This month talented Australian author has released two new works, both in new genres for the author best known for her rural romances. Her two new releases mean we have been able to get on board for two blog tours this month to have Rachael tell us about something relevant to her new works. Today she talks about the differences and similarities she has found with Rural Romance and Life Lit genres.
Rachael has also just been out on a 5 Australian state tour for The Patterson Girls and I hope some of you got out to see her, unfortunately I missed her in Adelaide this time round.
Thanks for being here again Rachael.
What’s the difference between rural romance and life lit?
I’m mostly known for writing rural romances but my most recent release – The Patterson Girls – is being marketed as Women’s Fiction. Aside from the cover which is very different to my rural books, there are a number of other reasons for this differentiation.
Whereas my previous books have all focused on the relationship between a hero and heroine facing issues in a small rural community, the focus in The Patterson Girls is on family more than community and the relationships explored are those of sisters not lovers. For a book to be a romance, there must be a happy-ever-after at the end, but this is not a requirement in women’s fiction. In women’s fiction the story is generally more about the journey of a character to discover something about themselves. The key women in the story may or may not find love at the end of their journey, but they will have grown as a person. In a romance, however both the hero and heroine must change and grow by the end of the book.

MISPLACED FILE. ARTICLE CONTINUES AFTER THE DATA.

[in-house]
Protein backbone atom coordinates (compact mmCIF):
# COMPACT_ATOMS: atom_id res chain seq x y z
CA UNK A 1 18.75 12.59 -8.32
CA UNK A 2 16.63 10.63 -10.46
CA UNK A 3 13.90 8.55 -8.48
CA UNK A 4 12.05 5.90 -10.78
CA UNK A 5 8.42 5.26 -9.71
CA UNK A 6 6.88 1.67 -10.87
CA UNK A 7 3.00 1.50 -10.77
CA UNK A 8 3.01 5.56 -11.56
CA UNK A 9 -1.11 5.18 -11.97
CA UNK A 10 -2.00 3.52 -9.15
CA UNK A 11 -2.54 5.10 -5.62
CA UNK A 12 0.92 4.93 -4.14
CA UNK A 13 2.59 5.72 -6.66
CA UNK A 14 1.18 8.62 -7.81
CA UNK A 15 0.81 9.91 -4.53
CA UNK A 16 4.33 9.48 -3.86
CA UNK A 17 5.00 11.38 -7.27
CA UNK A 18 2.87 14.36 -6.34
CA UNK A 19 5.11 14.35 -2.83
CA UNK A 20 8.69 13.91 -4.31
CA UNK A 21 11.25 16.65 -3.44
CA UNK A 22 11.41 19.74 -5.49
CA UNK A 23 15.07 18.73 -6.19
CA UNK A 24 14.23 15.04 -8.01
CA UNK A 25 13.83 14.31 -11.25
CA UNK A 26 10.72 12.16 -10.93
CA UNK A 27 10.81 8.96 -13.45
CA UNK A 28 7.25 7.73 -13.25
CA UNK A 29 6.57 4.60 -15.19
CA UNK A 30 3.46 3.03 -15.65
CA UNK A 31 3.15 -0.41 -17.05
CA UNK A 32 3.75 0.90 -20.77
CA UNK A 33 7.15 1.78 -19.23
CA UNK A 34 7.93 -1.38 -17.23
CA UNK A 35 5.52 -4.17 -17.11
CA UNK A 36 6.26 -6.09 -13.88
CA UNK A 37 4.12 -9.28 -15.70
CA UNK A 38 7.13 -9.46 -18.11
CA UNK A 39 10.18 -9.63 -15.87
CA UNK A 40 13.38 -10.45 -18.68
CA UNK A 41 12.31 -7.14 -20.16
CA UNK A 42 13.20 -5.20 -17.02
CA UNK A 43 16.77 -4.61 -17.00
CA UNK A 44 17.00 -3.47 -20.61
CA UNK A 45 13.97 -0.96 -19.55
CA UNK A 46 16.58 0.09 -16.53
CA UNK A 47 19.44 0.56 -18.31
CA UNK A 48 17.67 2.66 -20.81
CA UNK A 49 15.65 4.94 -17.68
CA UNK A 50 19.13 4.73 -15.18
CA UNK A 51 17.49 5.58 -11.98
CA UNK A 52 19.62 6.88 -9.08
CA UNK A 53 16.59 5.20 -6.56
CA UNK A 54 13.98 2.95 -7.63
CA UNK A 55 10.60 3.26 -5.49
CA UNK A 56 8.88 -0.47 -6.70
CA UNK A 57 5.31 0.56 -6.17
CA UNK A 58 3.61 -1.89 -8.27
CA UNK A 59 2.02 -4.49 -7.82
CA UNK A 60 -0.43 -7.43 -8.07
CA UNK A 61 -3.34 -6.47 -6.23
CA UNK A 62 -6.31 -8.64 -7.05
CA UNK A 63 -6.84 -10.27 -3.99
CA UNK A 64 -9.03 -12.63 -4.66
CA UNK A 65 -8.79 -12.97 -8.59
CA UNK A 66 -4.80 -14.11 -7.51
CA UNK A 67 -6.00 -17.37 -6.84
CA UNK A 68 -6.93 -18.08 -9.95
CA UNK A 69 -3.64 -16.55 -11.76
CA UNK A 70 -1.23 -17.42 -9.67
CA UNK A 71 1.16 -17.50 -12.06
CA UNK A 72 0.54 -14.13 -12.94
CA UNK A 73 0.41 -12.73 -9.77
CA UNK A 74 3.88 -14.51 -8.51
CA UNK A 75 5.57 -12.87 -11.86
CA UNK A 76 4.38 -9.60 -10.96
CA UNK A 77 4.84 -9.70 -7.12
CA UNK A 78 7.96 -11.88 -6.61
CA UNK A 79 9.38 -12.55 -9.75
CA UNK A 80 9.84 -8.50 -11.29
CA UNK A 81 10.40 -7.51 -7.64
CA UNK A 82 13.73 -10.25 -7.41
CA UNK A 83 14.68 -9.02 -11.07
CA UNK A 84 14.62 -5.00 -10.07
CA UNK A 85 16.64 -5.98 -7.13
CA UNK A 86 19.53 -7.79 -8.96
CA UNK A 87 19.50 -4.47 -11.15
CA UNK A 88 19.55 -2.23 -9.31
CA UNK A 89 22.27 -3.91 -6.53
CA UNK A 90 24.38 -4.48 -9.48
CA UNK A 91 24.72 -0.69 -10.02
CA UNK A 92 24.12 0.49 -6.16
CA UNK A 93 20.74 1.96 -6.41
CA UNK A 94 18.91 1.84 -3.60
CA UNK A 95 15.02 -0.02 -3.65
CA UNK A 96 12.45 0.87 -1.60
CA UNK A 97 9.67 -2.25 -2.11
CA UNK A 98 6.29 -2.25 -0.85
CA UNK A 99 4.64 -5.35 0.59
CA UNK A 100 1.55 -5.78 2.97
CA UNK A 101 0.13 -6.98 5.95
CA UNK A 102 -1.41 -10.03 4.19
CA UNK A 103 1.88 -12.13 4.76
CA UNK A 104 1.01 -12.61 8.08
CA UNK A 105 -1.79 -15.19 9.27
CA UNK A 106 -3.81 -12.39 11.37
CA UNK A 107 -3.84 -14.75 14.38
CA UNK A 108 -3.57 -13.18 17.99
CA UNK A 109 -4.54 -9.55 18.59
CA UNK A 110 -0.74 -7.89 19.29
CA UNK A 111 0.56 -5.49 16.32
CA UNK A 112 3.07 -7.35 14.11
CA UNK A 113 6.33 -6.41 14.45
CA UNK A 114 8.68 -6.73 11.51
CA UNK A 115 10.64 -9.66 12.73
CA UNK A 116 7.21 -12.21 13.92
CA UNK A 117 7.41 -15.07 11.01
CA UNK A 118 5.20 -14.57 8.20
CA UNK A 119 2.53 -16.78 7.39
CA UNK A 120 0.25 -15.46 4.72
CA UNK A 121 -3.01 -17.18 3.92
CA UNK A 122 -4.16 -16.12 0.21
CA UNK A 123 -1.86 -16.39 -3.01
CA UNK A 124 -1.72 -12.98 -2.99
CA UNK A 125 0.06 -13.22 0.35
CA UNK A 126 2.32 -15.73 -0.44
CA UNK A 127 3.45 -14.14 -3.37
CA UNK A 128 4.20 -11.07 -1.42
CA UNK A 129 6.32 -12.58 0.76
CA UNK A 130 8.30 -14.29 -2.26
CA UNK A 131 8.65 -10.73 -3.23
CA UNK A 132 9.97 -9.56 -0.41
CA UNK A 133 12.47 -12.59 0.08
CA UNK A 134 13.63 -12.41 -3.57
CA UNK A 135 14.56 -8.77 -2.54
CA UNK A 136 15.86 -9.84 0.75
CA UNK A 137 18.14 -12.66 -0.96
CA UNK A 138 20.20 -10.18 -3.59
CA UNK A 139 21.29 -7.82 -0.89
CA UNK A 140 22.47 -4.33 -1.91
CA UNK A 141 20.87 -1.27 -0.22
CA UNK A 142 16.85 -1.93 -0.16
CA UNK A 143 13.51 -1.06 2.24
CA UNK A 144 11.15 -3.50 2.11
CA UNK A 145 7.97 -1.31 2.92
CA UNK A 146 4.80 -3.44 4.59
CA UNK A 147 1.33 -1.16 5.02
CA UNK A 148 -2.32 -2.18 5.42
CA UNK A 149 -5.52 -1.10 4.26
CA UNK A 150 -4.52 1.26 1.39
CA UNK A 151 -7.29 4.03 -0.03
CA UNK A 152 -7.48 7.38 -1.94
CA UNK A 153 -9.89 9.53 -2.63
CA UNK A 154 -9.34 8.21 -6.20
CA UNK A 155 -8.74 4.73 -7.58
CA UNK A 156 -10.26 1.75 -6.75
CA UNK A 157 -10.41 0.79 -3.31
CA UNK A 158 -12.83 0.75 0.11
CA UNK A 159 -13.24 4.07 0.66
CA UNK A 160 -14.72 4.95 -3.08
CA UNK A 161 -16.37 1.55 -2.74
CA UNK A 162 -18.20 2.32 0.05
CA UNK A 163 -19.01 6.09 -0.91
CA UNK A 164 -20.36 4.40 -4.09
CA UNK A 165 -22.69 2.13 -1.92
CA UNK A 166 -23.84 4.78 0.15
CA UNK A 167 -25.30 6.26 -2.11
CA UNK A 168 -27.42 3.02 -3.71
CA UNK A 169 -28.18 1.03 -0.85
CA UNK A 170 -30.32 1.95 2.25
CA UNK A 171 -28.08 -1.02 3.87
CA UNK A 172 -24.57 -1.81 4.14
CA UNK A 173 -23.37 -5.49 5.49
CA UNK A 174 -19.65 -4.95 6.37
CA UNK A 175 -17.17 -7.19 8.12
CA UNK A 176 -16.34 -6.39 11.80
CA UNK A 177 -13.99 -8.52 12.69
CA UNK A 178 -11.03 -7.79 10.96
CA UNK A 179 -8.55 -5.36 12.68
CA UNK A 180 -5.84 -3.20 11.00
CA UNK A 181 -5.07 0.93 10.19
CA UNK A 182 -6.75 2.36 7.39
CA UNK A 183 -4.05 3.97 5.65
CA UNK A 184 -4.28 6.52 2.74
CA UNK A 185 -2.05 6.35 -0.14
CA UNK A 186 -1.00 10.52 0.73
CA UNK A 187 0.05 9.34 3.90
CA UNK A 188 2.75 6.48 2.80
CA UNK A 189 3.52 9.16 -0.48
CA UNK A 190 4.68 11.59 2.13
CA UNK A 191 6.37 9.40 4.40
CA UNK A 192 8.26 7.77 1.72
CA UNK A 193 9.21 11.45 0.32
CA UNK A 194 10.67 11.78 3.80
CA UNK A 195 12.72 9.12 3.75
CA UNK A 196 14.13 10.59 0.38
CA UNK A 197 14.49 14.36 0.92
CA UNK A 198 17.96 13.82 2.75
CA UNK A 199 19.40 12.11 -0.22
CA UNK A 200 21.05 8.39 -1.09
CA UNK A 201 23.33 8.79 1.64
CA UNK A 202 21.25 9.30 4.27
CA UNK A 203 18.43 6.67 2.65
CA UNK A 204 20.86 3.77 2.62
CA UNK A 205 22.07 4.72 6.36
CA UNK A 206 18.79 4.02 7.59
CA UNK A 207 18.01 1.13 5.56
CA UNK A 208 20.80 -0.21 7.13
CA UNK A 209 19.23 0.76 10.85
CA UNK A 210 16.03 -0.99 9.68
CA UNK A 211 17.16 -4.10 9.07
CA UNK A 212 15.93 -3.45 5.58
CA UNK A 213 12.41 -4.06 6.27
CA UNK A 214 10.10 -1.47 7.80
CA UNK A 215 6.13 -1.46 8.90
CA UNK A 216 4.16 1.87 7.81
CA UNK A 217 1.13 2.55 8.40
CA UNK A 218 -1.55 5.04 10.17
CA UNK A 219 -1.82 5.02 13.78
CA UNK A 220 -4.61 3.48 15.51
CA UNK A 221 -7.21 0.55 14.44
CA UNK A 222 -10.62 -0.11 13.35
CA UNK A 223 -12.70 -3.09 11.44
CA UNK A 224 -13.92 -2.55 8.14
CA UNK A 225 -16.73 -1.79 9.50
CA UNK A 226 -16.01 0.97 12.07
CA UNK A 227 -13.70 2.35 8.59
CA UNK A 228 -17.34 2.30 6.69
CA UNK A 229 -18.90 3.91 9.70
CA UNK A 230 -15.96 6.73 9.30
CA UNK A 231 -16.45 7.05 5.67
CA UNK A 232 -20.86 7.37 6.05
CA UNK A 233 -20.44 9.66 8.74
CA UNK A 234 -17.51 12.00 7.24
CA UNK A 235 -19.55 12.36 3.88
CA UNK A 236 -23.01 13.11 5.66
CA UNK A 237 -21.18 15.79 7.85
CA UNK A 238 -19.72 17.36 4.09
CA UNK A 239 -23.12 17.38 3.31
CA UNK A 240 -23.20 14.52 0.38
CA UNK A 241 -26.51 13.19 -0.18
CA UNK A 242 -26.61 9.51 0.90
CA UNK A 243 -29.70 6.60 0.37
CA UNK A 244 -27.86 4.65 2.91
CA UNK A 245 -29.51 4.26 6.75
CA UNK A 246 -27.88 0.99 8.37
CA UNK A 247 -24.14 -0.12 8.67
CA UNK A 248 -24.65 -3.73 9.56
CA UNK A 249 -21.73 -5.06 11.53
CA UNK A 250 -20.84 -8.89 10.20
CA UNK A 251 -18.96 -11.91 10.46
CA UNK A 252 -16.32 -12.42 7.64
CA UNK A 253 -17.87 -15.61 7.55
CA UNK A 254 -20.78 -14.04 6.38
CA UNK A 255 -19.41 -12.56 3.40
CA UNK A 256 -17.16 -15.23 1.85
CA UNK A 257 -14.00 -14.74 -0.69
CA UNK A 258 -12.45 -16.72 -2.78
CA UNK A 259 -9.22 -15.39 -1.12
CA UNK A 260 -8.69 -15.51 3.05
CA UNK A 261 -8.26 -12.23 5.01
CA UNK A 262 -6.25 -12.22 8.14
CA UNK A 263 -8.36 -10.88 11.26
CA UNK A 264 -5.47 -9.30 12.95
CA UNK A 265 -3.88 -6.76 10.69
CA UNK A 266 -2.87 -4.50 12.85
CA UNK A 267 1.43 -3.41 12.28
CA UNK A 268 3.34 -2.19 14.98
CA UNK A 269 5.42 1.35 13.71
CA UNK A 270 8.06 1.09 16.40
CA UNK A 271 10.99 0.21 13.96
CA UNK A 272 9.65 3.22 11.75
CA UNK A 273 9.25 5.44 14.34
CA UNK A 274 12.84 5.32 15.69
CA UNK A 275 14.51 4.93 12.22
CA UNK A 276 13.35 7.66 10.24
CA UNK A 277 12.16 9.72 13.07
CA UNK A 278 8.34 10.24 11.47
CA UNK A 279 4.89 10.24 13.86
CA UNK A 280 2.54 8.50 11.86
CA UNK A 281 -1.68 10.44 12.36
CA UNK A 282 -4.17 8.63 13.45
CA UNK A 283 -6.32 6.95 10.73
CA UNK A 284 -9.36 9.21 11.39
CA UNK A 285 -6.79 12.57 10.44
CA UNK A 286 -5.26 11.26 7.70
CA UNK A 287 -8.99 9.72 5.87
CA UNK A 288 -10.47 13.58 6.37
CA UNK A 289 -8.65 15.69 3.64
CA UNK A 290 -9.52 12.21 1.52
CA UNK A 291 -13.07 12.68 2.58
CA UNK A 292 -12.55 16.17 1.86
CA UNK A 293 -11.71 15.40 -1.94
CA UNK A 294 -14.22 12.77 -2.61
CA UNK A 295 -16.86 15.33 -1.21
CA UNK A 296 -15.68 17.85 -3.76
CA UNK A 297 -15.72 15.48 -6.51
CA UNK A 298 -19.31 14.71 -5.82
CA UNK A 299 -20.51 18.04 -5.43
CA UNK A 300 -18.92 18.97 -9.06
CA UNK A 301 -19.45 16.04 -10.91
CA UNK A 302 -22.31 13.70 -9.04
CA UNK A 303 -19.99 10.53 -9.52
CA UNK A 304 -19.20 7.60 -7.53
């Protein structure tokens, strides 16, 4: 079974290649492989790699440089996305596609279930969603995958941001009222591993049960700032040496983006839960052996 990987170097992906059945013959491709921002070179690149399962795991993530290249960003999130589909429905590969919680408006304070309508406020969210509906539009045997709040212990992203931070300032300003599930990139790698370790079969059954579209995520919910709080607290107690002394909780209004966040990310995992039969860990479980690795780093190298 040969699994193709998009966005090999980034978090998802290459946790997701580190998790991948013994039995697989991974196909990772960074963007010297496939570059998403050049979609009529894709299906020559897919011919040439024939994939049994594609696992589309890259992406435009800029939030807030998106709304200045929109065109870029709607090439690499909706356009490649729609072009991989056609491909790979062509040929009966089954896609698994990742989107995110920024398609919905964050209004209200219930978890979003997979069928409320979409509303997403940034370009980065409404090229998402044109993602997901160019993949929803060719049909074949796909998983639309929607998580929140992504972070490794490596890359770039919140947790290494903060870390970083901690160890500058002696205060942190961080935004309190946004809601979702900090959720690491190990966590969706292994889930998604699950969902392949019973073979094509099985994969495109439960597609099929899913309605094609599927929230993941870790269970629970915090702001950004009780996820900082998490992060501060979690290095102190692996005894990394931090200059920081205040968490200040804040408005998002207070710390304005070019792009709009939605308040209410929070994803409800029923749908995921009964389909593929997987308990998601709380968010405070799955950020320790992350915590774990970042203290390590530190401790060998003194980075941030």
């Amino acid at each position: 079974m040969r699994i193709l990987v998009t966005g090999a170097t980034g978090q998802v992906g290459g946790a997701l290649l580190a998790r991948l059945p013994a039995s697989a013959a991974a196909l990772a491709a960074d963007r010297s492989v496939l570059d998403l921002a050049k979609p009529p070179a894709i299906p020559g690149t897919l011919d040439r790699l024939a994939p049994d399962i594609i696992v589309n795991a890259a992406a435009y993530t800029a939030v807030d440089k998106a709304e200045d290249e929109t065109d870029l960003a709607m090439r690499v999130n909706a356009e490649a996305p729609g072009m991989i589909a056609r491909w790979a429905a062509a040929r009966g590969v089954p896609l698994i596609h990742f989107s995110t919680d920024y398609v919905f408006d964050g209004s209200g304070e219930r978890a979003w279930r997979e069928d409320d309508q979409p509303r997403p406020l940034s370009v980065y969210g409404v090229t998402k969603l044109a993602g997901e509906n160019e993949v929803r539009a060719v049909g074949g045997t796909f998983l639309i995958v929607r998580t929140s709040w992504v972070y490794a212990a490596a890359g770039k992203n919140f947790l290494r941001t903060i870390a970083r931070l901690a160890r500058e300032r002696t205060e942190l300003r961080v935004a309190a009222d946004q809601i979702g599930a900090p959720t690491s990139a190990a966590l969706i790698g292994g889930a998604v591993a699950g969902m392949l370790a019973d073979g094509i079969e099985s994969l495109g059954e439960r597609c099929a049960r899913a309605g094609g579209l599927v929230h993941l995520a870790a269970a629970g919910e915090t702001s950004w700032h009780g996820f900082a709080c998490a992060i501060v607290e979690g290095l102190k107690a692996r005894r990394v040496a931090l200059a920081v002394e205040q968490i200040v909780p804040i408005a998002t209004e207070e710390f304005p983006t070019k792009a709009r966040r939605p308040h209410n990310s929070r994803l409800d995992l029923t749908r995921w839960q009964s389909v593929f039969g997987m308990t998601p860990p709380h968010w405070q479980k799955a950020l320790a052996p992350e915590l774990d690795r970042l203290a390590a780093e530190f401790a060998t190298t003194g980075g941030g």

To me, in women’s fiction the central focus is on a woman (or women) and the many issues that they deal with in everyday life, but I believe many of these issues are not specifically related to women and therefore I must admit my dislike of the term ‘Women’s fiction.’ I think Life Lit is a much more suitable term as these stories often deal with universal emotions such as loss, grief, love, parenthood, growing old, betrayal, that both men and women can relate to.
Unlike rural romances, Life Lit novels can be set in small towns or big cities or anything in between. This is probably a generalization but there’s also usually a wider portrayal of career choices in these stories, where in rural romance more often than not at least one of the main characters will work on the land.
Natural disasters – such as fire, drought, floods, etc – and mother nature can become almost like an additional character in rural romances, whereas they tend to be seen less in women’s fiction. The drama in women’s fiction may be more internal but then again, any good romance will also explore universal emotional issues that all readers can relate to.
The Patterson Girls is about four sisters and their relationships with each other as they navigate life’s highs and lows, but there are also a number of similarities to my rural romances. Although three of the sisters are currently living overseas and there are scenes in London, Melbourne, Perth and Baltimore, much of the story is set in a small (fictional) community in rural South Australia. And because I am a die-hard romantic at heart, of course the Patterson sisters have love interests and numerous complications that come along with them.
No matter whether I’m writing a story that is classified as rural romance or women’s fiction, I hope my faithful readers will enjoy the stories I have to tell. RJ.